There was no instant communications in those days. It took many months for a ship to arrive with the mail and when it did reach the office of the Colonial Secretary, it took weeks on end for clerks to hand write copies for officials to read and comment on.

While he was waiting to receive an answer, Douglas made decisions as he saw fit. As the head of the HBC’s Columbia Department which oversaw New Caledonia, Douglas took it upon himself to establish mining fees and pricing controls. He also sought to uphold the Company’s monopoly and did his best to keep out the competition. To this end, he used the survey ships that were based in Esquimalt but most of the miners and merchants slipped in without notice.

Trading Rights

E. B. Lytton soon made it clear that the Company’s monopoly only went so far as exclusive trading rights with the Indigenous people and that it could not be the sole provider of provisions, even though Douglas had pointed out all the efforts they had made to accommodate the gold seekers.

Lytton also organized a contingent of Royal Engineers to come to New Caledonia to help build roads and plan towns, to be paid from the colony’s revenue. The other bit of bad news for Douglas came when he received word that Lytton wished to have future administrative appointments come from ‘home’ rather than someone from the Company.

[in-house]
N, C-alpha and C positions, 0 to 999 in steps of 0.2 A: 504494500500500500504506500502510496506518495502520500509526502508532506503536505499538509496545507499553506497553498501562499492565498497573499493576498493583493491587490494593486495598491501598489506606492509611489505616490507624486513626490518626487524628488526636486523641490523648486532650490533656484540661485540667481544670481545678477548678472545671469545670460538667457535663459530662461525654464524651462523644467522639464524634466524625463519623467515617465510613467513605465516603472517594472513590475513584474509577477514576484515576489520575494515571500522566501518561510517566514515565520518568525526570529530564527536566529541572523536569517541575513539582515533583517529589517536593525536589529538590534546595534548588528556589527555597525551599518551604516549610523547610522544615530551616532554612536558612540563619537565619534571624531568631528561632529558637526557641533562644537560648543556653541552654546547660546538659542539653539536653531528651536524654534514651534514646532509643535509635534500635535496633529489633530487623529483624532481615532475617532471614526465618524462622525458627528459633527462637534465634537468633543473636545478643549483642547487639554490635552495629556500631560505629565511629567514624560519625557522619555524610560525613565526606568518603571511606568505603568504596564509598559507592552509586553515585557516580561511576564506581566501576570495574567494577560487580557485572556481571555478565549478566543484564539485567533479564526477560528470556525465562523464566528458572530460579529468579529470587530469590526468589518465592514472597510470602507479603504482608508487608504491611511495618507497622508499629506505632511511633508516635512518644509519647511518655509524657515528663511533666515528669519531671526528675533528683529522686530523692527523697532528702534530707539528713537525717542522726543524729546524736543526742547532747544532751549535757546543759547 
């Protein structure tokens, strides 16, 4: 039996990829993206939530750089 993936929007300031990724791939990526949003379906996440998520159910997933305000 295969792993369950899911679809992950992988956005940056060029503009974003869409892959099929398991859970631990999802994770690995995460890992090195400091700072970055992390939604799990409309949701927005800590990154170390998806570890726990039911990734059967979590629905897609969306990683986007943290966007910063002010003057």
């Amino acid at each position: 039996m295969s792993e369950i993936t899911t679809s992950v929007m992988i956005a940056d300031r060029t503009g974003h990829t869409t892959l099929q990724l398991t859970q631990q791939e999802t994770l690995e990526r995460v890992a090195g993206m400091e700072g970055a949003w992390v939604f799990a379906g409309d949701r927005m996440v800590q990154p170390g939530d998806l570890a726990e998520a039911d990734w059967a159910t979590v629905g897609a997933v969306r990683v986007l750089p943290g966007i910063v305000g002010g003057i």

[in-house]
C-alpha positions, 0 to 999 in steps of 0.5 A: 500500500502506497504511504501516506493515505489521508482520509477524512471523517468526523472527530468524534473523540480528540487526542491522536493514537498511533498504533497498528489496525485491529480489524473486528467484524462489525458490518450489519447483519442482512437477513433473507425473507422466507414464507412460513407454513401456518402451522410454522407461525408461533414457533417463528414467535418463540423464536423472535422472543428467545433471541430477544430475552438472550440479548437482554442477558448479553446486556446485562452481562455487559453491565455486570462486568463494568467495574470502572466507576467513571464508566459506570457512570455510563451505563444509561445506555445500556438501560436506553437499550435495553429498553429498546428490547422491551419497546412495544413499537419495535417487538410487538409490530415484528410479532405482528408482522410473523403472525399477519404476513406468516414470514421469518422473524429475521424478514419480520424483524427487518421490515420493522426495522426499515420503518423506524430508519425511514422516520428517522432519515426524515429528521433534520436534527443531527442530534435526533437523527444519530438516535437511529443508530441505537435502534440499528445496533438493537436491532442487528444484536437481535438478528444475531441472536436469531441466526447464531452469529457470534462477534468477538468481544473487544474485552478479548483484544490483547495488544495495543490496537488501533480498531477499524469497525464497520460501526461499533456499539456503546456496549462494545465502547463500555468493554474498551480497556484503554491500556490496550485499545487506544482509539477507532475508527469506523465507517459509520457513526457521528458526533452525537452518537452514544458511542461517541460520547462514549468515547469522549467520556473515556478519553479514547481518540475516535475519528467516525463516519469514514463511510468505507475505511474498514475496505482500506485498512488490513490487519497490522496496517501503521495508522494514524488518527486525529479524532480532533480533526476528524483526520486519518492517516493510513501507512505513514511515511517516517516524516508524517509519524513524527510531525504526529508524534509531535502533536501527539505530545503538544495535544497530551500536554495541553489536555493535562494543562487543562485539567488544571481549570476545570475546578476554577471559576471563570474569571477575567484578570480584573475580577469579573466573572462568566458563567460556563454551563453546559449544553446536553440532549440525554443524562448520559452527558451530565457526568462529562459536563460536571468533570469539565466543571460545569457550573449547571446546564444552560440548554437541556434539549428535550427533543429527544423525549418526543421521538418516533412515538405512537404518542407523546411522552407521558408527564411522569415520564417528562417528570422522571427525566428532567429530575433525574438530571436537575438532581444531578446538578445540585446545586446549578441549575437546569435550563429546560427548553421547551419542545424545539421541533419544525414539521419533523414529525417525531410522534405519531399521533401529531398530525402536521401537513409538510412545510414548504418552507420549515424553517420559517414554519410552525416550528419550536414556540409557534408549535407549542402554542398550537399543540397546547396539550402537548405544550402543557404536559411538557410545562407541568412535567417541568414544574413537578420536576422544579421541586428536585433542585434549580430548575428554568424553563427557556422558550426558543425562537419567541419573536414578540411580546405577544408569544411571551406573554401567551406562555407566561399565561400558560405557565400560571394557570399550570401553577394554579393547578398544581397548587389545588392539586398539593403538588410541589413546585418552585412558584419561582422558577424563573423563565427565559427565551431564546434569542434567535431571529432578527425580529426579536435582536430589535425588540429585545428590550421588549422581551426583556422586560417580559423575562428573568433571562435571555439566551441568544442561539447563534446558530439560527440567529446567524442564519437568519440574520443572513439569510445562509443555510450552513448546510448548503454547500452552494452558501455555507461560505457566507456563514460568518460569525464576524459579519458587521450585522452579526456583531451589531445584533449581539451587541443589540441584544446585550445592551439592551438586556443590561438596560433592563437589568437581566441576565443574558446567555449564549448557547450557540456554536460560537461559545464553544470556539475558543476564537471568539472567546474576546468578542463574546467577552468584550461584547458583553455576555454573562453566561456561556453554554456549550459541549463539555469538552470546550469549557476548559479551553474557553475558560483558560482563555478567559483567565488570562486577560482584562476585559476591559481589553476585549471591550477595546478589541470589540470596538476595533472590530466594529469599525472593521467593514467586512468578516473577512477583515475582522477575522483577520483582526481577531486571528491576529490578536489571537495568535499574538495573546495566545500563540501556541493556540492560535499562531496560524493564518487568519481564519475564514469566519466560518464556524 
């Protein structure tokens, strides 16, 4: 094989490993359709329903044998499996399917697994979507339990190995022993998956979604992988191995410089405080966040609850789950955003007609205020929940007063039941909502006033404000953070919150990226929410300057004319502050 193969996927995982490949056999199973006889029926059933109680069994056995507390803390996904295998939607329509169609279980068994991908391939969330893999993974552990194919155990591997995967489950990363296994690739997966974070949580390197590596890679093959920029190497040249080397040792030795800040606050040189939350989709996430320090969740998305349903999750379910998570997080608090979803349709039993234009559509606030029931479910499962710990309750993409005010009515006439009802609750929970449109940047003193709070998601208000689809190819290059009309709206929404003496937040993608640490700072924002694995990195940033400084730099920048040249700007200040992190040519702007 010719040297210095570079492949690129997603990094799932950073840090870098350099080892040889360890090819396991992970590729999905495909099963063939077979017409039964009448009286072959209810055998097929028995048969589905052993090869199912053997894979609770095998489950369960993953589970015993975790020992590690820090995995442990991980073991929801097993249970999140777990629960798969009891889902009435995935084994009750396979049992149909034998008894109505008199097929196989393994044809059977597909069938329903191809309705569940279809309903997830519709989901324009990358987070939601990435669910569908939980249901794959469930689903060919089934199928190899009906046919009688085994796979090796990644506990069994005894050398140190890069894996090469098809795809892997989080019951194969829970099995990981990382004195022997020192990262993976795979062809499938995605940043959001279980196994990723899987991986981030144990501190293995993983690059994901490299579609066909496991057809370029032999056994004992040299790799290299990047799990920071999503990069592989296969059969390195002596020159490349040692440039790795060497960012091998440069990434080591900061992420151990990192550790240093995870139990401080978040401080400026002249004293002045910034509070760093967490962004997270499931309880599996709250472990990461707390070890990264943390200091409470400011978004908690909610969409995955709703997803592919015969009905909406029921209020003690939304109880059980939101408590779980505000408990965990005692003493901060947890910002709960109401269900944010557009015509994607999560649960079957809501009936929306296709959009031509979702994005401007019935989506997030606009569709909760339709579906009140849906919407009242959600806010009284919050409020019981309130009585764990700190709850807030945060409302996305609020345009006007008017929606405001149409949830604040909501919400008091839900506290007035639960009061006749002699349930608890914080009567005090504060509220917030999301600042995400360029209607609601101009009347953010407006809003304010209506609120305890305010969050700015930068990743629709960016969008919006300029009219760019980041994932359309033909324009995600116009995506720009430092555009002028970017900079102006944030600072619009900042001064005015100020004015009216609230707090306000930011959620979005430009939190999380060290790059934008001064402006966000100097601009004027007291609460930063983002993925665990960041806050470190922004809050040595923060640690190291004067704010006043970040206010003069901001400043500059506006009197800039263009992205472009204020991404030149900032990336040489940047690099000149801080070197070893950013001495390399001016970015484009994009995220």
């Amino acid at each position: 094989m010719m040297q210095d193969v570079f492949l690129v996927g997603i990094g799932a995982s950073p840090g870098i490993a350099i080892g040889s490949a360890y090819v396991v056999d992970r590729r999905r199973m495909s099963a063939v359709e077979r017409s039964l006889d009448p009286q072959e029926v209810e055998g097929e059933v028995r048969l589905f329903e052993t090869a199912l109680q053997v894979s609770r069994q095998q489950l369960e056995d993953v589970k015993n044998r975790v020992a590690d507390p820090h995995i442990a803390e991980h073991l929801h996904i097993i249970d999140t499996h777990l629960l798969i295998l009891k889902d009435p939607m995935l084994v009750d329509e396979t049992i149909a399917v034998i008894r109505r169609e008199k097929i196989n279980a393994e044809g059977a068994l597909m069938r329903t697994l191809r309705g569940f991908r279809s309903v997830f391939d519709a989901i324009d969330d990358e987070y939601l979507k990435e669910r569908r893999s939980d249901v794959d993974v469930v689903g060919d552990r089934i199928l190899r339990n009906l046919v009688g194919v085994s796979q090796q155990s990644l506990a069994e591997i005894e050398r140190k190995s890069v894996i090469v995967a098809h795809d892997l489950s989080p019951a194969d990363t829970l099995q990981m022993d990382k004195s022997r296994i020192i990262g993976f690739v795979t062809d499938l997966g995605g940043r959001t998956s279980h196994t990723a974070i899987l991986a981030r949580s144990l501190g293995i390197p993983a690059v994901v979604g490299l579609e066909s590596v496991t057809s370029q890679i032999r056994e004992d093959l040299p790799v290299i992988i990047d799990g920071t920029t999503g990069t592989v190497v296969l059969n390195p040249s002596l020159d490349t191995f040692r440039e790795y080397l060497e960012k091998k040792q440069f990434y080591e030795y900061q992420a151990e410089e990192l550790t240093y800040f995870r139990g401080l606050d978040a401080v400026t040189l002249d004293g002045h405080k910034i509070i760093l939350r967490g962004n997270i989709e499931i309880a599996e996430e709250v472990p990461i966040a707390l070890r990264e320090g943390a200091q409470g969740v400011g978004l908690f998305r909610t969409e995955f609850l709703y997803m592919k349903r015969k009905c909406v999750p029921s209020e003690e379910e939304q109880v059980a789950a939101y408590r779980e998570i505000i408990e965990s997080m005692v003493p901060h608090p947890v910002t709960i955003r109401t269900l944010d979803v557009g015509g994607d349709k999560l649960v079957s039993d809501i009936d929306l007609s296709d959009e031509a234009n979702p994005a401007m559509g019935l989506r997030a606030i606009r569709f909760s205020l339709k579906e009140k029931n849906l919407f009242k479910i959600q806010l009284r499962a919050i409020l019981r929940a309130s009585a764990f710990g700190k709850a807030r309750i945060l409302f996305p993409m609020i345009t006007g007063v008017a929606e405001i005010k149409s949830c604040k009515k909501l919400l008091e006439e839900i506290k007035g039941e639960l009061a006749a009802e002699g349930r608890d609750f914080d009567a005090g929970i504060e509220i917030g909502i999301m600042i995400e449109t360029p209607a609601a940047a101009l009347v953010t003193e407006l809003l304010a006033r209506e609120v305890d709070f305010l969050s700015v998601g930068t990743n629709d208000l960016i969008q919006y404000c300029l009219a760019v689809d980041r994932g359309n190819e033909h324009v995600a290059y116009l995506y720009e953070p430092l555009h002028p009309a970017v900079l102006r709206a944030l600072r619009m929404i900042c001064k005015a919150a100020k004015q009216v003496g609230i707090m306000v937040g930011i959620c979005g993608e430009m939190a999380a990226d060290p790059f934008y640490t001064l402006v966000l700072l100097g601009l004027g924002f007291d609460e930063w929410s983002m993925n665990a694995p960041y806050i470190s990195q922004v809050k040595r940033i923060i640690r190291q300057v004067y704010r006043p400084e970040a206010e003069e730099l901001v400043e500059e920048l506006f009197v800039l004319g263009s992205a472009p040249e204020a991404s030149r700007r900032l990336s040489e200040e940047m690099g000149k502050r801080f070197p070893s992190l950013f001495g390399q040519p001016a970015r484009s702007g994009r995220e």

He chose Chartres Brew to be the head of the colony’s civilian police force and Matthew Begbie, a lawyer, was selected to be the judge.

On the day that Begbie was to sail from England, E.B. Lytton boarded the ship to personally hand over the documents to establish the new colony of British Columbia and the appointments of James Douglas as Governor, and Begbie as its Judge. Each document had been signed by Queen Victoria.

British Columbia

Begbie arrived at Esquimalt November 16, 1858. Three days later, on November 19, 1858 the swearing in ceremony and declaration of British Columbia took place at Fort Langley. This marked the end of the Hudson’s Bay Company’s control of New Caledonia.

The following year, Lord Palmerston’s government returned and Lytton was replaced by the Duke of Newcastle as Colonial Secretary.

Although the legality of HBC’s charter wasn’t settled for another 10 years, E. B. Lytton did succeed in terminating their monopoly of New Caledonia and establishing British Columbia.

Had Labouchere still been the Colonial Secretary when the gold rush broke out, things could have turned out much differently.

Captain John and the Alexandra Bridge

If it weren’t for Captain John Swalis, the Alexandra Bridge would have never been built.

‘Captain John’ as he was known, was an enterprising Stó:lō from the Fraser Valley. Having spent his summers on the gravel bars and islands in the Fraser River, Captain John was familiar with the area. So, he set up his own ferry service helping gold seekers cross the Fraser River at Yale.

At first he didn’t accept money as payment and instead asked for a hat or a shirt. Captain John began to see that money could allow him to purchase the things he needed, so he adapted to this new economy and started accepting coins and gold as payment.

The missing link on the Cariboo Wagon Road